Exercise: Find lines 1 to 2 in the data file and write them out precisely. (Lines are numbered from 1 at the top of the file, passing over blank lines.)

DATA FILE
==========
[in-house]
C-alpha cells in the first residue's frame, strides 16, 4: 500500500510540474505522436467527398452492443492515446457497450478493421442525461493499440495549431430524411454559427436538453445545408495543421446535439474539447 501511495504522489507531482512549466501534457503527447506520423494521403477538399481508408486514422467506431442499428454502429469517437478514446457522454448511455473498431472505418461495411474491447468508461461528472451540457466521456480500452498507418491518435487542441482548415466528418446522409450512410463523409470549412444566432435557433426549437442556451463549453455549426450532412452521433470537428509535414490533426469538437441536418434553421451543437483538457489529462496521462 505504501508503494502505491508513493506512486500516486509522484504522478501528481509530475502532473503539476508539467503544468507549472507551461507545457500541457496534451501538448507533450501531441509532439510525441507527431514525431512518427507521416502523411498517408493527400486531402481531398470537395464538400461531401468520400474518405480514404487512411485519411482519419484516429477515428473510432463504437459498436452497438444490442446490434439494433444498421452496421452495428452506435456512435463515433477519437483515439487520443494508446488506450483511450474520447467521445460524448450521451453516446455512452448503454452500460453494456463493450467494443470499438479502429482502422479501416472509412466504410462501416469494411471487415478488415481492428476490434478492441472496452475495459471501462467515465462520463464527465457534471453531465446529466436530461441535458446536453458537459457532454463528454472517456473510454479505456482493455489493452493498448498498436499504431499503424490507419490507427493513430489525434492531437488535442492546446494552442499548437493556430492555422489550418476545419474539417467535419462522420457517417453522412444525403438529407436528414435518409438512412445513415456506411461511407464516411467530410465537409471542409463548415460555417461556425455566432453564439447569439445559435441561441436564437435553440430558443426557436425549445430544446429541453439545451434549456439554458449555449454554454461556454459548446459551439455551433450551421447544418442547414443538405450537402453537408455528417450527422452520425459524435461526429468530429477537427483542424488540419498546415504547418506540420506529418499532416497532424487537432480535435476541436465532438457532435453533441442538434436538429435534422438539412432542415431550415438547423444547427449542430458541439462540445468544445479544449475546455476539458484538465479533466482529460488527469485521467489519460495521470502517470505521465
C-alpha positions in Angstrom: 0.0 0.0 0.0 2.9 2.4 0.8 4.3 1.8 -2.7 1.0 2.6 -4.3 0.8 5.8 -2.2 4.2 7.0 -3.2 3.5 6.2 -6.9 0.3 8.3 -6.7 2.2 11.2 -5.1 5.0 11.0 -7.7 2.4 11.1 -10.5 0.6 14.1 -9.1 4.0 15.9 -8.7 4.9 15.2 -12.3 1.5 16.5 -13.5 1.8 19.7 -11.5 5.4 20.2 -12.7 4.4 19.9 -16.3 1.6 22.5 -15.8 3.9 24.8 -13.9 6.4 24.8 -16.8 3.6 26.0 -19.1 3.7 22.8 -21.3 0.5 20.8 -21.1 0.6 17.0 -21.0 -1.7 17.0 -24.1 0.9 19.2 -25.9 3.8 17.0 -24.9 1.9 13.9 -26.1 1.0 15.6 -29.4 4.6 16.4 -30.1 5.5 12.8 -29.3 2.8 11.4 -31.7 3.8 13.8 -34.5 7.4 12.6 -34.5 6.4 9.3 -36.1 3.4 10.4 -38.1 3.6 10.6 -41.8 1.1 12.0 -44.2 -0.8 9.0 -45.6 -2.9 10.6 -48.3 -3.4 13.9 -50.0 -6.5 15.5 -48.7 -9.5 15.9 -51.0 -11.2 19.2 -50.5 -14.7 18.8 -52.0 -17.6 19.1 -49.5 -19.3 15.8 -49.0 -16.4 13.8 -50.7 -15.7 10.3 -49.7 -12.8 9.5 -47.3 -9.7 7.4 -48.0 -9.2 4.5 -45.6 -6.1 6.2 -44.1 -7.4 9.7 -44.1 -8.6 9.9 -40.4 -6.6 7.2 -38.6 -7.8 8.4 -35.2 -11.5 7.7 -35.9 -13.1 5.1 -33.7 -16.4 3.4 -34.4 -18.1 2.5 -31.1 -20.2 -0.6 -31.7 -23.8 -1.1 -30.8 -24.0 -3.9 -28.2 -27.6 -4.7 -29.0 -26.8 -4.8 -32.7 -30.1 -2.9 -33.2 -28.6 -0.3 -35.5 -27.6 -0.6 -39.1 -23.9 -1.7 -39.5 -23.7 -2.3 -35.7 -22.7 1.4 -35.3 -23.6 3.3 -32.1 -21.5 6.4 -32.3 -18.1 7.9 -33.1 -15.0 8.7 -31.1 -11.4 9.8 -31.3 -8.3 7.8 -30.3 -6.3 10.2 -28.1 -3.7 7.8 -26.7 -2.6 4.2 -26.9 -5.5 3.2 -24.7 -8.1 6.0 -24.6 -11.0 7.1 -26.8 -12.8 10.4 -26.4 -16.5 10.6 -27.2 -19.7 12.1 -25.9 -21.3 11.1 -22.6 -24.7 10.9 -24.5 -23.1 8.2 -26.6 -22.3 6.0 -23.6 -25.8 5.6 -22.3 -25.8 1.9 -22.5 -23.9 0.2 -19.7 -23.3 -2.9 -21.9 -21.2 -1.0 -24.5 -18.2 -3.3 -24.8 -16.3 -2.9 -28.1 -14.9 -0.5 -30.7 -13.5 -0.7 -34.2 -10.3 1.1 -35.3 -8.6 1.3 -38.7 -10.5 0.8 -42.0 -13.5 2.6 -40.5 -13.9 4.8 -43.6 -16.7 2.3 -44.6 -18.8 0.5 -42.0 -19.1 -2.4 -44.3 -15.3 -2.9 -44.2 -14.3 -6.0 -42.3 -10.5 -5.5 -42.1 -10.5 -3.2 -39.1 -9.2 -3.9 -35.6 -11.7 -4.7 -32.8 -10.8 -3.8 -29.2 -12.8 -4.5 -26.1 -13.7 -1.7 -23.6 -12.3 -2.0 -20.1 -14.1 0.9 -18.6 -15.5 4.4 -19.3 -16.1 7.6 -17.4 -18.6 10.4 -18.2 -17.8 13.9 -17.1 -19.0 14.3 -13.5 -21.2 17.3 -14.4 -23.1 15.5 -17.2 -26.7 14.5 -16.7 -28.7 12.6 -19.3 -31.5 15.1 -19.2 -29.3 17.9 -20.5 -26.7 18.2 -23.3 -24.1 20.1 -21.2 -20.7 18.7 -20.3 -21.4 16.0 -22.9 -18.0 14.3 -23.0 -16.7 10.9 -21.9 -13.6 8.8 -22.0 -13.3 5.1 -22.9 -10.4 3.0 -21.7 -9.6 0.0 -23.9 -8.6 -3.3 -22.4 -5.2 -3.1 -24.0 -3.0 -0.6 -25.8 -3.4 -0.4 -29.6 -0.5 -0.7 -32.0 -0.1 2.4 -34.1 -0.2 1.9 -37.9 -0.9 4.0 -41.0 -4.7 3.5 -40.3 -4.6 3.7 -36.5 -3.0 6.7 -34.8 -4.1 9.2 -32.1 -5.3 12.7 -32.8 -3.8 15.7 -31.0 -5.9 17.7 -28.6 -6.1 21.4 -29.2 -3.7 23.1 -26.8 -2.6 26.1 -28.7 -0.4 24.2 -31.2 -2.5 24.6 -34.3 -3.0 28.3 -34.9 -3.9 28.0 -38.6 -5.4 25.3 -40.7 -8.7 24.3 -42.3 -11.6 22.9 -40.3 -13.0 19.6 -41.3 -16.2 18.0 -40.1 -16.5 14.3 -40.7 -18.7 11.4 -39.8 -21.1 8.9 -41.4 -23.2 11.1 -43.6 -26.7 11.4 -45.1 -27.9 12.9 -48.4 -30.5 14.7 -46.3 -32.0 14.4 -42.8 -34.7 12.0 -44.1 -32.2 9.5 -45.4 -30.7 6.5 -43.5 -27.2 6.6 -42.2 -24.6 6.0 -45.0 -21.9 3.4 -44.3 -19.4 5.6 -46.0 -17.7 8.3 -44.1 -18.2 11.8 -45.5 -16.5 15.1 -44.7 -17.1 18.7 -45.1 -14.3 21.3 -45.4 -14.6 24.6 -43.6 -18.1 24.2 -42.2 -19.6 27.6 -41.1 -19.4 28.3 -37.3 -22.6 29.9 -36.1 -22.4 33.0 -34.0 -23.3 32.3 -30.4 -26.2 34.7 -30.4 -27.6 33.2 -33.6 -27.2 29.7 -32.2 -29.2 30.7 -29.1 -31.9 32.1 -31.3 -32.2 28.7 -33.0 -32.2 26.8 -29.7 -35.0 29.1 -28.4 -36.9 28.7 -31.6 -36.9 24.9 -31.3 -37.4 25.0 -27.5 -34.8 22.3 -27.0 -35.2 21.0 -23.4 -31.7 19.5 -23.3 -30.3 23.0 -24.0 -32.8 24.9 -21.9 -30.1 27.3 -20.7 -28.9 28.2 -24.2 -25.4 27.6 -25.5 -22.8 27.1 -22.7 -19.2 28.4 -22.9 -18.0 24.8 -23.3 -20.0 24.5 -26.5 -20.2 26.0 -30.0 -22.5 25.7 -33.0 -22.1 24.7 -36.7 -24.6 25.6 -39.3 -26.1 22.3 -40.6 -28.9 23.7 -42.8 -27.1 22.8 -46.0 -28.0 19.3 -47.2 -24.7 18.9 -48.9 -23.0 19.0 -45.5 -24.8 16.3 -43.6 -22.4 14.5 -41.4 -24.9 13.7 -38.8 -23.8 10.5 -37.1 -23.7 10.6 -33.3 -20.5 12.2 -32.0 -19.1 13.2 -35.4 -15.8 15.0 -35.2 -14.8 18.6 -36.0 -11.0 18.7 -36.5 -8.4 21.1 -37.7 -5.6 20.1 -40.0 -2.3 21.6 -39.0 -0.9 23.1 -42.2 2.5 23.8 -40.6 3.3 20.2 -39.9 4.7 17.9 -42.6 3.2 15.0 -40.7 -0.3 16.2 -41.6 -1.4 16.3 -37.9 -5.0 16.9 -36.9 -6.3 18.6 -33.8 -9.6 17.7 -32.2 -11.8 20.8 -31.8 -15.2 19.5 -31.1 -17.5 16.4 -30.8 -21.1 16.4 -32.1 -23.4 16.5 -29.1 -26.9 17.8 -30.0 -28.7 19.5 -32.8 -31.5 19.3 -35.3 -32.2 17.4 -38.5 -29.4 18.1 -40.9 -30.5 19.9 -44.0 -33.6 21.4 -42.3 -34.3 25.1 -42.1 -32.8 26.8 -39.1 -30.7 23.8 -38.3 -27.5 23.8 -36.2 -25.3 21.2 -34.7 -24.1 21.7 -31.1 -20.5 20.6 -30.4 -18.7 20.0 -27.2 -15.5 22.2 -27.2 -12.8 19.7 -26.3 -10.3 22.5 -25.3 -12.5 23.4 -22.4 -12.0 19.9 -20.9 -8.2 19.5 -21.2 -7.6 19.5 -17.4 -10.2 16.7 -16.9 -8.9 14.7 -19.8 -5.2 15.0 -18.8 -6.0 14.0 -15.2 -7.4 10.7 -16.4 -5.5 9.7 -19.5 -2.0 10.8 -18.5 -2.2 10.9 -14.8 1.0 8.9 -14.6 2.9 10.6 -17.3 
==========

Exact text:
[in-house]
C-alpha cells in the first residue's frame, strides 16, 4: 500500500510540474505522436467527398452492443492515446457497450478493421442525461493499440495549431430524411454559427436538453445545408495543421446535439474539447 501511495504522489507531482512549466501534457503527447506520423494521403477538399481508408486514422467506431442499428454502429469517437478514446457522454448511455473498431472505418461495411474491447468508461461528472451540457466521456480500452498507418491518435487542441482548415466528418446522409450512410463523409470549412444566432435557433426549437442556451463549453455549426450532412452521433470537428509535414490533426469538437441536418434553421451543437483538457489529462496521462 505504501508503494502505491508513493506512486500516486509522484504522478501528481509530475502532473503539476508539467503544468507549472507551461507545457500541457496534451501538448507533450501531441509532439510525441507527431514525431512518427507521416502523411498517408493527400486531402481531398470537395464538400461531401468520400474518405480514404487512411485519411482519419484516429477515428473510432463504437459498436452497438444490442446490434439494433444498421452496421452495428452506435456512435463515433477519437483515439487520443494508446488506450483511450474520447467521445460524448450521451453516446455512452448503454452500460453494456463493450467494443470499438479502429482502422479501416472509412466504410462501416469494411471487415478488415481492428476490434478492441472496452475495459471501462467515465462520463464527465457534471453531465446529466436530461441535458446536453458537459457532454463528454472517456473510454479505456482493455489493452493498448498498436499504431499503424490507419490507427493513430489525434492531437488535442492546446494552442499548437493556430492555422489550418476545419474539417467535419462522420457517417453522412444525403438529407436528414435518409438512412445513415456506411461511407464516411467530410465537409471542409463548415460555417461556425455566432453564439447569439445559435441561441436564437435553440430558443426557436425549445430544446429541453439545451434549456439554458449555449454554454461556454459548446459551439455551433450551421447544418442547414443538405450537402453537408455528417450527422452520425459524435461526429468530429477537427483542424488540419498546415504547418506540420506529418499532416497532424487537432480535435476541436465532438457532435453533441442538434436538429435534422438539412432542415431550415438547423444547427449542430458541439462540445468544445479544449475546455476539458484538465479533466482529460488527469485521467489519460495521470502517470505521465